Alfred Uhry also wrote the screenplay.
About 10 years ago, I shot pilot for a film-related travel show. We shot the project in and around the Atlanta area over a couple of days. Those were two of the happiest days I ever had in my career. I loved every single minute of our experience. I loved our bare-bones camera and production crew. I loved my cohost. They were a joy. The focus of the show was visiting places, locations, eateries and shops that were used in movies or popular with movie crews on location. A Jewish temple seen in DRIVING MISS DAISY really does exist. I visited the temple and got a little history about it from the rabbi. Here's the segment from our pilot.
There were several pleasant surprises in our 2-day shoot. Most of those surprises came from the everyday people we interviewed. I asked each person I interviewed, "What's one of your favorite films?" One location we visited was a bed and breakfast where Morgan Freeman and a few DRIVING MISS DAISY crew people stayed while on location for one scene outside of Atlanta. Run by a gracious married couple, I walked through the main floor and, on a table, I noticed a small framed vintage photo of Confederate soldiers. The husband pointed and gently remarked "I'm related to this man here. That's why I have the photo."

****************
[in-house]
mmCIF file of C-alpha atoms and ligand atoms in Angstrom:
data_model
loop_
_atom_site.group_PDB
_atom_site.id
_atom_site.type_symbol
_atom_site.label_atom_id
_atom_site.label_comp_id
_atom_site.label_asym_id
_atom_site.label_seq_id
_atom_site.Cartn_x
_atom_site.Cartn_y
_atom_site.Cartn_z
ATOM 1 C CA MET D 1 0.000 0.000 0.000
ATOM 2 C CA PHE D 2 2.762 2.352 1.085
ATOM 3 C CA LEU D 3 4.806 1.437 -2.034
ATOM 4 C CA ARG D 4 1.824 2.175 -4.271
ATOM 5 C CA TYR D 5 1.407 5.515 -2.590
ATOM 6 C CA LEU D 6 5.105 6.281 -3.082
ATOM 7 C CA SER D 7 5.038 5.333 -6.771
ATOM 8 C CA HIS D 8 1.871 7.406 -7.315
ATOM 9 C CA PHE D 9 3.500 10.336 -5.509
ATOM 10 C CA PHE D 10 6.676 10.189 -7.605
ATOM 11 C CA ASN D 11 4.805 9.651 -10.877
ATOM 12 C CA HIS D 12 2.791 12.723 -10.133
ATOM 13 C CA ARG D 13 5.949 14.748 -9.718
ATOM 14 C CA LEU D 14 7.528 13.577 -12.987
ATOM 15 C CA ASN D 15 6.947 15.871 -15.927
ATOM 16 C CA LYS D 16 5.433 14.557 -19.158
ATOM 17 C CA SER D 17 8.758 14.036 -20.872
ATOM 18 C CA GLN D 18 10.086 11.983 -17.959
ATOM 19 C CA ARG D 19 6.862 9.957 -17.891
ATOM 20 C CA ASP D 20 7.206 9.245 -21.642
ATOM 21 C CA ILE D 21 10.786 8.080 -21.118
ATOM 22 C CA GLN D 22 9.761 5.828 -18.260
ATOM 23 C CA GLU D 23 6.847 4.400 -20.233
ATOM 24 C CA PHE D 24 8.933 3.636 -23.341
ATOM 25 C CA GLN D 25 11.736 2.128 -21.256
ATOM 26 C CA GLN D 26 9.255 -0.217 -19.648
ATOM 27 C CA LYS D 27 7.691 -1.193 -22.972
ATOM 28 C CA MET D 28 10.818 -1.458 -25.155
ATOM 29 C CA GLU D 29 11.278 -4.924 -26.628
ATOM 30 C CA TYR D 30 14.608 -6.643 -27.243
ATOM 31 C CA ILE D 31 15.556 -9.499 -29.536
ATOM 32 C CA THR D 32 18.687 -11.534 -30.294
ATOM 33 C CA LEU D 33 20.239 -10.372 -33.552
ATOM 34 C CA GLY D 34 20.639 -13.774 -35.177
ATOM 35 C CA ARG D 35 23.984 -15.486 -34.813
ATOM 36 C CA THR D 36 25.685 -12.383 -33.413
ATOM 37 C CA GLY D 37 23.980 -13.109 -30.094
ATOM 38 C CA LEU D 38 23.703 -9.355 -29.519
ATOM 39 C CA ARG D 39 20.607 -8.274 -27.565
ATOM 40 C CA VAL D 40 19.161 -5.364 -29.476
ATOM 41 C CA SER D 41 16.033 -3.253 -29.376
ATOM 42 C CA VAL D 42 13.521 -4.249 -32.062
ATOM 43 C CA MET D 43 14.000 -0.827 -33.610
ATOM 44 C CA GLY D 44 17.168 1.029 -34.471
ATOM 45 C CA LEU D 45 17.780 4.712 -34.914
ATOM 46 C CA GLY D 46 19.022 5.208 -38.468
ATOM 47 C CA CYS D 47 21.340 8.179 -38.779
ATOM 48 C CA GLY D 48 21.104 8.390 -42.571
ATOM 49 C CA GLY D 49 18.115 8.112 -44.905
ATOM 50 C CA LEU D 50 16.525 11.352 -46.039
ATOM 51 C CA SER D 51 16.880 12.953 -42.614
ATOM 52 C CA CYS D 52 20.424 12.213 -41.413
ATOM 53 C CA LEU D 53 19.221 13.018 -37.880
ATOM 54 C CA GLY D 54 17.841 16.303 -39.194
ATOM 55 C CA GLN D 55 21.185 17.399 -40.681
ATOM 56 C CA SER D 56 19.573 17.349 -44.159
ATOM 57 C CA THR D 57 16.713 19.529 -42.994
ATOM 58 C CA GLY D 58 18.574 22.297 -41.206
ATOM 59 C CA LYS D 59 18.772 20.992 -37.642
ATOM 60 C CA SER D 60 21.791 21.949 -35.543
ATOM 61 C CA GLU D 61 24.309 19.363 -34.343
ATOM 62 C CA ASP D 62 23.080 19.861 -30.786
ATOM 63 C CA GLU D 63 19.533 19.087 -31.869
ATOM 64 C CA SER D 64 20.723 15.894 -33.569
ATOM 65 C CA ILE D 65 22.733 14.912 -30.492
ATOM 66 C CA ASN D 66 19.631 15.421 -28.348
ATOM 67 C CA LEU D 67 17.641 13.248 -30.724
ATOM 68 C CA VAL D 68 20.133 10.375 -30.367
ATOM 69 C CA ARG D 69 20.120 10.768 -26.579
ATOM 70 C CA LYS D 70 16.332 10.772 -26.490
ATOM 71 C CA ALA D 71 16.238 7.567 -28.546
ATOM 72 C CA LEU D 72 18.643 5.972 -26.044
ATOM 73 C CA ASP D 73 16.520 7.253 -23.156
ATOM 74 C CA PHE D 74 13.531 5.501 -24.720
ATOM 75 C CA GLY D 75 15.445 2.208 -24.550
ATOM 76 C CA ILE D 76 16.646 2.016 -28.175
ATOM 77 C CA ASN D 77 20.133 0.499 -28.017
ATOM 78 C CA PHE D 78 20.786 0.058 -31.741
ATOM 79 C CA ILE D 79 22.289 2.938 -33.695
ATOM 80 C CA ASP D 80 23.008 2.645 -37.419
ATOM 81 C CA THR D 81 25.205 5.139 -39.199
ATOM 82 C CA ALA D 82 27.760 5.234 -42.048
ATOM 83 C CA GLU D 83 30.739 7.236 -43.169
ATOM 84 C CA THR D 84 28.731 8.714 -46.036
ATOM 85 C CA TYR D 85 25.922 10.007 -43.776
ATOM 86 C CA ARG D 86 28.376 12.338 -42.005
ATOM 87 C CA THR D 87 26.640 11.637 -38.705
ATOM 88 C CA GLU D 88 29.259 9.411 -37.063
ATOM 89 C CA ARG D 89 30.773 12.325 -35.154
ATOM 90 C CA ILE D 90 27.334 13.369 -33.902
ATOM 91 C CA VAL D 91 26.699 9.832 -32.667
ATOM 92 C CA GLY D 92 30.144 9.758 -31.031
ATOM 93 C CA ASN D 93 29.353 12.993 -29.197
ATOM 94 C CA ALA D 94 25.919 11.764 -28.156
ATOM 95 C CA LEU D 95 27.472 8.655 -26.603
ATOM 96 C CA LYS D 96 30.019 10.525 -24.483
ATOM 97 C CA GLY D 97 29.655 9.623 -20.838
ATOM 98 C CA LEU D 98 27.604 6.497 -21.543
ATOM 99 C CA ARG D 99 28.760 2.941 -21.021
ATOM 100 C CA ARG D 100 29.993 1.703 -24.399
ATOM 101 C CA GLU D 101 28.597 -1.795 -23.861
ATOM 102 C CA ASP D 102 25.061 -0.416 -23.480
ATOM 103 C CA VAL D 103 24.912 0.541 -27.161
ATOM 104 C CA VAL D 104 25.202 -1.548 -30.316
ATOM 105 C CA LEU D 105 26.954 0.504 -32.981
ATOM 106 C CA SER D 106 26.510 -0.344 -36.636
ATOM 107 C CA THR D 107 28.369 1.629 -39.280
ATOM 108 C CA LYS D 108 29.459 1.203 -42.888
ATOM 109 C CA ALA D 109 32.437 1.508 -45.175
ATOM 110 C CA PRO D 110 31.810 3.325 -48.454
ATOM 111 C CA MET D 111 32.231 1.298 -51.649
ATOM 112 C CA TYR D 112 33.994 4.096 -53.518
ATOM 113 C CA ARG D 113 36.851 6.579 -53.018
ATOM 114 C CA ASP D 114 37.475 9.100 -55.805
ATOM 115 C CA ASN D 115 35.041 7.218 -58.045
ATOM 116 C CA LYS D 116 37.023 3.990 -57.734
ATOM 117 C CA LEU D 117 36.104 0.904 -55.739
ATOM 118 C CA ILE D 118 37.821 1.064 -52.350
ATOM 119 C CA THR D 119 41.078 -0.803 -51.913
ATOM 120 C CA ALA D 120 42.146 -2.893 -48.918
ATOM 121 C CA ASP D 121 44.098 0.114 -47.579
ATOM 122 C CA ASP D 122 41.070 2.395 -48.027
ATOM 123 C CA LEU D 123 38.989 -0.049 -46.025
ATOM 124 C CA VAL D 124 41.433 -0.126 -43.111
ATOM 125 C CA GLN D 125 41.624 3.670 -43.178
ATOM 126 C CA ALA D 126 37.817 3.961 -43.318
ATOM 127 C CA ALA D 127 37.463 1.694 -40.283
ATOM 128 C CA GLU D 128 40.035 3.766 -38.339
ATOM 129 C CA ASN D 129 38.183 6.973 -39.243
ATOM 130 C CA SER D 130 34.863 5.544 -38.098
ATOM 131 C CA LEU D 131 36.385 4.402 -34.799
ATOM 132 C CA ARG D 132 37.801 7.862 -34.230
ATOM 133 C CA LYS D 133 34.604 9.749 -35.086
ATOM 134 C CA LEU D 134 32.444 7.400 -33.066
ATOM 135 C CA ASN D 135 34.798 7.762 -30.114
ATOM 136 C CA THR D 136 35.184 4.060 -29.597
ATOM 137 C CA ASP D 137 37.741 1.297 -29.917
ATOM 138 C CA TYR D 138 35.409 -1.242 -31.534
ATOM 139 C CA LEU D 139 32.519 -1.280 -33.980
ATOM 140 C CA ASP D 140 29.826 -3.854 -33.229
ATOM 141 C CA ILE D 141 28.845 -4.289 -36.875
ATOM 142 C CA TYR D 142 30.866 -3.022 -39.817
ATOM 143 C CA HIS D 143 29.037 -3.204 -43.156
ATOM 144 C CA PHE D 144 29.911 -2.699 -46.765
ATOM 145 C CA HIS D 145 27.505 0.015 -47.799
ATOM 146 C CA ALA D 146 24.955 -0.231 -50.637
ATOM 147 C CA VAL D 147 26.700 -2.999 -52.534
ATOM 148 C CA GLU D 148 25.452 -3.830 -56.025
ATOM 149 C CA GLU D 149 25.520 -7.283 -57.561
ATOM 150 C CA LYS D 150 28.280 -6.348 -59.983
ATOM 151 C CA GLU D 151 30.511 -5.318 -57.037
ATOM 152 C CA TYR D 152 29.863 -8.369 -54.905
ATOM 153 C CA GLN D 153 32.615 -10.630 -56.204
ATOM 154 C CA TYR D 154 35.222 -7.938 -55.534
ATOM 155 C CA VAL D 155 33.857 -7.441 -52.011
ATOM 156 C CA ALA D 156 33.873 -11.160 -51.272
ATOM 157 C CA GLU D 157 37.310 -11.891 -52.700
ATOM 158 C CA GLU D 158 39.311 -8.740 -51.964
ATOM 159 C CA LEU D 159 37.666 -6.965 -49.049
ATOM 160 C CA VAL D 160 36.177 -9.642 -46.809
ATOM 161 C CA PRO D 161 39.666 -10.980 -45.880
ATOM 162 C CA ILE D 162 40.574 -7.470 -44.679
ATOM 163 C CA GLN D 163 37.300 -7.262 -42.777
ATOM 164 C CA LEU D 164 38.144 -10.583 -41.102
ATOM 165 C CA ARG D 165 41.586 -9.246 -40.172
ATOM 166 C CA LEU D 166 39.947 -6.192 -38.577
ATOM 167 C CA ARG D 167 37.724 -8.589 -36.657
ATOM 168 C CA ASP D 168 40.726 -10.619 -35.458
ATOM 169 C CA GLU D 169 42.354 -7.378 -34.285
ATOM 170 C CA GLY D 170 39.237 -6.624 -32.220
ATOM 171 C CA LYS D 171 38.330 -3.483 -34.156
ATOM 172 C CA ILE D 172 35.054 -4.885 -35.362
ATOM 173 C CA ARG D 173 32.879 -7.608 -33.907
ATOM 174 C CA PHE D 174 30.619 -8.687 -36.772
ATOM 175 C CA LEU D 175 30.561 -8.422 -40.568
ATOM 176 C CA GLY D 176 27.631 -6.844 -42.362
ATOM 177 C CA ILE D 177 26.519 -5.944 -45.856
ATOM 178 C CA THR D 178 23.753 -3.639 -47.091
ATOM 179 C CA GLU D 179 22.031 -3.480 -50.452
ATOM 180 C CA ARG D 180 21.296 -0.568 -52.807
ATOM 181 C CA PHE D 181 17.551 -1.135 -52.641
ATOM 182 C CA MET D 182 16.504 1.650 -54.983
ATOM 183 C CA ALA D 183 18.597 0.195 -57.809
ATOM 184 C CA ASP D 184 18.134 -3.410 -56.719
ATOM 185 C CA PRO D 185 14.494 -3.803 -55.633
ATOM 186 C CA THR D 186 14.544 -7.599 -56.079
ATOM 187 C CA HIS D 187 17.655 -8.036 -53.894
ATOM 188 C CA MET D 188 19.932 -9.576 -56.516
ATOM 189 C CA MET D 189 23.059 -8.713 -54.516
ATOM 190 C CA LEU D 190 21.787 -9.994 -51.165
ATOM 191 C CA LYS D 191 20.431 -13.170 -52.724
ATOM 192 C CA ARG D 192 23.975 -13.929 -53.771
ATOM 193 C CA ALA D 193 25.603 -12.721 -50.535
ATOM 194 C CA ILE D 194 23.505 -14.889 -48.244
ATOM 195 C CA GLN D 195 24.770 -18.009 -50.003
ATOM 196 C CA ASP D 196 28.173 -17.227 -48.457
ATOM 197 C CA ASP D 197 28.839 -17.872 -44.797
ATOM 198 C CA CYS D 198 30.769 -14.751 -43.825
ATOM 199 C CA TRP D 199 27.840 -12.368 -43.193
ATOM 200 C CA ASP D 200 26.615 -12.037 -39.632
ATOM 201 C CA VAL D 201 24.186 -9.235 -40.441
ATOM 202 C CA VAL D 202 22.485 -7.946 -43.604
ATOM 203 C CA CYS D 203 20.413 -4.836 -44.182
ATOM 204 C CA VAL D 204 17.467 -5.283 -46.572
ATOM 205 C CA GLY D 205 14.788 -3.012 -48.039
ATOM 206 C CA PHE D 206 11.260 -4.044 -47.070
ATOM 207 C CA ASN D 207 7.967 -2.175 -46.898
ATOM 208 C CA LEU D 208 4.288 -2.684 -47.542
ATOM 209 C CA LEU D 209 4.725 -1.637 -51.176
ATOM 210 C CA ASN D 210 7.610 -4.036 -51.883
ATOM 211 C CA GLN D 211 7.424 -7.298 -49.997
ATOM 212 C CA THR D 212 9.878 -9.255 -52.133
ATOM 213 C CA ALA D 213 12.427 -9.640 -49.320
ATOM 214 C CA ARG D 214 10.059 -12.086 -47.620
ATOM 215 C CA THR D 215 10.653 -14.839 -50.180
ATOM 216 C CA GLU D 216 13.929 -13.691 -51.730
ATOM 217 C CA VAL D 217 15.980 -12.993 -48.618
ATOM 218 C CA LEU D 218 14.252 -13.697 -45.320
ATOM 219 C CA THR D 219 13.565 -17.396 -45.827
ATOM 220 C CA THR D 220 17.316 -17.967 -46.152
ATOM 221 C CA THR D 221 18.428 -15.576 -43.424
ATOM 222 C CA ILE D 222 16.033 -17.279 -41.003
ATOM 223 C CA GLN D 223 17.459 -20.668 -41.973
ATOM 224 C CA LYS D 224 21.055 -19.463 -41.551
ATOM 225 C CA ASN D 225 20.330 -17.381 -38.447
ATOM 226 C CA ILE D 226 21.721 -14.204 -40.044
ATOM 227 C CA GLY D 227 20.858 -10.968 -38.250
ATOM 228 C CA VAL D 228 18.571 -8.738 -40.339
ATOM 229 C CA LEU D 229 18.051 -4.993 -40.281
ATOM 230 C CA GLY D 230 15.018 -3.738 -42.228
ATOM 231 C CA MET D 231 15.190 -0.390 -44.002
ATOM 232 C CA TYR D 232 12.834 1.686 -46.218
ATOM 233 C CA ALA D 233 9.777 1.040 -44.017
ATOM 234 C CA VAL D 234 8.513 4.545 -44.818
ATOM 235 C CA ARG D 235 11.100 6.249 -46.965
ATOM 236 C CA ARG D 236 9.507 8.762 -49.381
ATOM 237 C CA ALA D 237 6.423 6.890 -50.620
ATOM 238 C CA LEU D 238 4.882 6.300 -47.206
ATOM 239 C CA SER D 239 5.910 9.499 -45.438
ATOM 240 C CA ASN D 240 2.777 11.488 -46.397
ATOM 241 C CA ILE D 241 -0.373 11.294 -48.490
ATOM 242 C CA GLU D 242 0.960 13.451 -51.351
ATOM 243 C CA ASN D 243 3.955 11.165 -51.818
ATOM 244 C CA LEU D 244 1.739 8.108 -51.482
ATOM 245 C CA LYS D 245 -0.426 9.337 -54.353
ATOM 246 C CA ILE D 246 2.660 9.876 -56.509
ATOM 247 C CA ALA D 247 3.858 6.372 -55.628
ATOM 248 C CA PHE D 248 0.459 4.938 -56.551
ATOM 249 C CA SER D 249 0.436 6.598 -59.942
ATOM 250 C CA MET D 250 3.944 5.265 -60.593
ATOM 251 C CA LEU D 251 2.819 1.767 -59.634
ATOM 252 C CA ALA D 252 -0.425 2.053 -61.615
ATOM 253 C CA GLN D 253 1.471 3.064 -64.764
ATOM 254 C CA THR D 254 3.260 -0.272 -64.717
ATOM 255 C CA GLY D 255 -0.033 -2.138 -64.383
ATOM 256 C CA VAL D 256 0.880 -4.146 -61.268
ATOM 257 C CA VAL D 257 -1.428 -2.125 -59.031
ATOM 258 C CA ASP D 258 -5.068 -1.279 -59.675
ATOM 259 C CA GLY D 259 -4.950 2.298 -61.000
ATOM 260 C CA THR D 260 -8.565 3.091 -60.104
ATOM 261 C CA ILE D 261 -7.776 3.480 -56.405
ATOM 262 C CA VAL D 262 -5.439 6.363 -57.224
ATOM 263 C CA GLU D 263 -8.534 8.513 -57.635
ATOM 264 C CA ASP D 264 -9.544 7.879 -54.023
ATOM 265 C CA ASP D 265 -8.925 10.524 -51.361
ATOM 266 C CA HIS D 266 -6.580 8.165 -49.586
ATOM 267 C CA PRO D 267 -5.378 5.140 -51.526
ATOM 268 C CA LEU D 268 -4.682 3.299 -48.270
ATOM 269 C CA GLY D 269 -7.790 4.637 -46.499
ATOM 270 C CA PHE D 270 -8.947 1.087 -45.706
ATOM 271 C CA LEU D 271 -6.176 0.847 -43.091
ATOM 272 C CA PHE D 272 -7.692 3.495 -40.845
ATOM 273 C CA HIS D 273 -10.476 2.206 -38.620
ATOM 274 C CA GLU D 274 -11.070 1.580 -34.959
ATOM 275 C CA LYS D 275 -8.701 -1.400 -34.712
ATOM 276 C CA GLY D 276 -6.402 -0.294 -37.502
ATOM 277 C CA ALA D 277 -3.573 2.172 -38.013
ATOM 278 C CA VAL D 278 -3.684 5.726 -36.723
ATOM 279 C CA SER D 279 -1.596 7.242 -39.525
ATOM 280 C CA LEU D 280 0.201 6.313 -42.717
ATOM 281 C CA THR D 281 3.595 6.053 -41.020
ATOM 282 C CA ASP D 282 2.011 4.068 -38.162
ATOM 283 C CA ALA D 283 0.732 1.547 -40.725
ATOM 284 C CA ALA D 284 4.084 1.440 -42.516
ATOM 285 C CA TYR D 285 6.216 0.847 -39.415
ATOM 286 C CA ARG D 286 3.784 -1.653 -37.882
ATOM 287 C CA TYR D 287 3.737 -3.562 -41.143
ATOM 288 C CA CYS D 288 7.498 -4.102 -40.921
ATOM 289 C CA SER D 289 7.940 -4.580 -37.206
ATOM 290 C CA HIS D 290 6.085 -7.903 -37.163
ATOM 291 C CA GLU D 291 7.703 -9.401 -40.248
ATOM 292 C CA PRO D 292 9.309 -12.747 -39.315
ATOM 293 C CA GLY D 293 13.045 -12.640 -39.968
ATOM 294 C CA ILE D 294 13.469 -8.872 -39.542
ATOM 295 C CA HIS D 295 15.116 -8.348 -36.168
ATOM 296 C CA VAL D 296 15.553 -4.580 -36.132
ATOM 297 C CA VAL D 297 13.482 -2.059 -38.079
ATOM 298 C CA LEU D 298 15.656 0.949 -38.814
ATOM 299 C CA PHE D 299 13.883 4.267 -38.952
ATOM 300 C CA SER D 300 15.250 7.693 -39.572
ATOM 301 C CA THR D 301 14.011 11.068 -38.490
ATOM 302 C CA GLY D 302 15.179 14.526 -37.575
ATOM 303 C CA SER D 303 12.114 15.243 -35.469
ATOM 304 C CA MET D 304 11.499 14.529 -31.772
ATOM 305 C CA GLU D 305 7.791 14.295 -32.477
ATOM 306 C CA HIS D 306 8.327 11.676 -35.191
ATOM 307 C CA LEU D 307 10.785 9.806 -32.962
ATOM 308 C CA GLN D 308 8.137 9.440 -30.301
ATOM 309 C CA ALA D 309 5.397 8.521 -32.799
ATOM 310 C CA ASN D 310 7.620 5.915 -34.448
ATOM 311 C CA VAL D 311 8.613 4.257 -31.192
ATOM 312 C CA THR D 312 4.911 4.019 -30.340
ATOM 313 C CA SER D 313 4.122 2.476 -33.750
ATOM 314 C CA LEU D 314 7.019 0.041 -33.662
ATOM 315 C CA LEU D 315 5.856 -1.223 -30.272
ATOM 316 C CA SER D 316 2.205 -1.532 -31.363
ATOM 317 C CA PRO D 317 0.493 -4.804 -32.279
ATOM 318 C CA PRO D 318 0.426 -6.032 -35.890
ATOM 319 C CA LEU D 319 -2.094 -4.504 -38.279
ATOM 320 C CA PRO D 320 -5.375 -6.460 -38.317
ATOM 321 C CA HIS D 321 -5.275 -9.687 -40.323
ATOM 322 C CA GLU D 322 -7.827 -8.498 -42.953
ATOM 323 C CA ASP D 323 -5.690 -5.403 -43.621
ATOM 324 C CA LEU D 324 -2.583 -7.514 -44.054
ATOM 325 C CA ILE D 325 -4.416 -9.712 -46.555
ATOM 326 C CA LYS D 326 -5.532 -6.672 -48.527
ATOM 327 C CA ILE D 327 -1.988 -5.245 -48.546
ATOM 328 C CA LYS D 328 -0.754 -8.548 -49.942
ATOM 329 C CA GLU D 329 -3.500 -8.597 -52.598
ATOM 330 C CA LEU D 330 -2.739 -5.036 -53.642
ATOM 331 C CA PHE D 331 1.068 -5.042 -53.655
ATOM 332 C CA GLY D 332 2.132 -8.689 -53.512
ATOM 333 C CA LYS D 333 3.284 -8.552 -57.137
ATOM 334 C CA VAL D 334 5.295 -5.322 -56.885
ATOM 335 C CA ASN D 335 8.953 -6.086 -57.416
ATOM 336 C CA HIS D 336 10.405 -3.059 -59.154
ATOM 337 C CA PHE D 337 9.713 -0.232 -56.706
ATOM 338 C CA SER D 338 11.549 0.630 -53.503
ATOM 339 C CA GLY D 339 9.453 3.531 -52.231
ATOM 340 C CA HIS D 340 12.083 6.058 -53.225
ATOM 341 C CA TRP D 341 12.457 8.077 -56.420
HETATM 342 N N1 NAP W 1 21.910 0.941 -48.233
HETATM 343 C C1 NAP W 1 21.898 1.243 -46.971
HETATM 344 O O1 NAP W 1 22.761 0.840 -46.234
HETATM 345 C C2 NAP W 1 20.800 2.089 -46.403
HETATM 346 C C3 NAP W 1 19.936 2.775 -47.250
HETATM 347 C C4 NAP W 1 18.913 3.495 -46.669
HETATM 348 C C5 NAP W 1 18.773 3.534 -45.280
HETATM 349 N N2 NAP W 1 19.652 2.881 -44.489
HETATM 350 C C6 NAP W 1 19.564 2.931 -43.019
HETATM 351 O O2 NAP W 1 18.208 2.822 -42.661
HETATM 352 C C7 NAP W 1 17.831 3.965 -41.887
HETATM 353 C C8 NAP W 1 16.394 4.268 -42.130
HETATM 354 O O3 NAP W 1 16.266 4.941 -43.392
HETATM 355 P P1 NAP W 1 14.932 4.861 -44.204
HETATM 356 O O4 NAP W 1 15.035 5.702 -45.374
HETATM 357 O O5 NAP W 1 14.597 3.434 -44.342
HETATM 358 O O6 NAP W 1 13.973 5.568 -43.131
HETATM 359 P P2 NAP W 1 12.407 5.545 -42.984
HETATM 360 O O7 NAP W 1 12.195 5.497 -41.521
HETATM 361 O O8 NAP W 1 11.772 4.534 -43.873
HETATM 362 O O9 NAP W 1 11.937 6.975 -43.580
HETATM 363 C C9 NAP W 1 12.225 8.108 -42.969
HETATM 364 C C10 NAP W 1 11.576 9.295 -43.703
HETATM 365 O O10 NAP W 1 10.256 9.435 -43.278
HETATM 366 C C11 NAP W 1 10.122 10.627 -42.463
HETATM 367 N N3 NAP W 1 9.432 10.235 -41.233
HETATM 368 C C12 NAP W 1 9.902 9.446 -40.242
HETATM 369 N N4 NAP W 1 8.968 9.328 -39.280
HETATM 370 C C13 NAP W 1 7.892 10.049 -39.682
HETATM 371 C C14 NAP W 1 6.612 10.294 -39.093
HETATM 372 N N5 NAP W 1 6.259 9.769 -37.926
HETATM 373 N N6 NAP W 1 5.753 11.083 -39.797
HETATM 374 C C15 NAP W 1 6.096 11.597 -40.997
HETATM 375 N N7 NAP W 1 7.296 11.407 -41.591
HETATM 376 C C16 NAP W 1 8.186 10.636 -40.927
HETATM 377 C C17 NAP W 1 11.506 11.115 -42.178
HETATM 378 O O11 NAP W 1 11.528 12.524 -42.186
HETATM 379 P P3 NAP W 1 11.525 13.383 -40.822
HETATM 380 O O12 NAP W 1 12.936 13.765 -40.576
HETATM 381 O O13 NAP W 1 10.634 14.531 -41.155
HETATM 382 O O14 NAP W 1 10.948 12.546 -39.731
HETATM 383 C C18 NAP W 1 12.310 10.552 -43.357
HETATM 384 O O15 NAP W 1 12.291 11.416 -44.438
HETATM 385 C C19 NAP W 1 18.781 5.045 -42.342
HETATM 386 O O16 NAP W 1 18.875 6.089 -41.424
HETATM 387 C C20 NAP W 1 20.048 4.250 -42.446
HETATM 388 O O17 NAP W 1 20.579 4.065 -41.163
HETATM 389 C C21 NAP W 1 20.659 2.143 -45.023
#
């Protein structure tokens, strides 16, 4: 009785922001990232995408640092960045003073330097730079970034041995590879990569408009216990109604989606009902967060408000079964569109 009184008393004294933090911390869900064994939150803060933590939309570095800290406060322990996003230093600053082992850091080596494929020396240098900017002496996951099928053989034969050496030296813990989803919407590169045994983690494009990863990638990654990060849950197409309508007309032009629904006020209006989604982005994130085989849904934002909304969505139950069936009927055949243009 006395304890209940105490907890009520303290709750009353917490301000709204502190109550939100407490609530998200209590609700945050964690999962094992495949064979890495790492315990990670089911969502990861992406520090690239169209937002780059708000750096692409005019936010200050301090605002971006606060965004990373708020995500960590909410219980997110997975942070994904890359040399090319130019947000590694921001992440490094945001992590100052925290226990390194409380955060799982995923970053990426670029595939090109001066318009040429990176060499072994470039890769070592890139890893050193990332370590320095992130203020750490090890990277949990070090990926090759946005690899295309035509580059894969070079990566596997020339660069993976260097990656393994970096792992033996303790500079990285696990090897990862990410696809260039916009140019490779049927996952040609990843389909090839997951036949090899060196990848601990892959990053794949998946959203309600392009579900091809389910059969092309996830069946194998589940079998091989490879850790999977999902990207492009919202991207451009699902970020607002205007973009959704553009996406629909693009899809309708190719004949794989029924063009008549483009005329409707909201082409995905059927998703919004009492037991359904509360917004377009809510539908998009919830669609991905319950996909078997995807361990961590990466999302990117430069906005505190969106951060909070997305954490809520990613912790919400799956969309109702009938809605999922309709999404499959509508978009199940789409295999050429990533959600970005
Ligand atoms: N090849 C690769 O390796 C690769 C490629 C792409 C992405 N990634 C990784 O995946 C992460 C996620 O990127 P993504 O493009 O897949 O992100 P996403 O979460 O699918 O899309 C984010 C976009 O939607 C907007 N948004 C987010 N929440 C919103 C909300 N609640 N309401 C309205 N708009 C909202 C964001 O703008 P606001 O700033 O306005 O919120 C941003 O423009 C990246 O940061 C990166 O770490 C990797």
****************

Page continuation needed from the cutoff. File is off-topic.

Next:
His wife gave us the main interview about the place, the food and the DRIVING MISS DAISY movie crew. I finished the interview by asking "What's one of your favorite movies?" Honestly, I expected her to say something like STEEL MAGNOLIAS. Her answer? "Spike Lee's DO THE RIGHT THING." She added that she felt its message was extremely important. (Ironically, millions of us felt DO THE RIGHT THING should've been a Best Picture Oscar nominee. It wasn't. DRIVING MISS DAISY was the winner.)
I posed "What's one of your favorite movies?" to the rabbi. He seemed a bit reluctant to say his answer. He sheepishly replied, "AIRPLANE."
"That's a terrific comedy and it was a box office hit!"
He said, "Yeah, but it's not exactly highbrow."
I told him "Who cares?" It's good entertainment and it still makes people laugh. He did not have to be ashamed of his answer at all. As I was leaving, I thanked him for his time and the tour and told him that I'd heard very nice comments about him before we arrived. I said "So, surely, you must be a great rabbi."
He said, "Thank you. And don't call me Shirley."
I loved doing that pilot. I wish PBS had picked it up.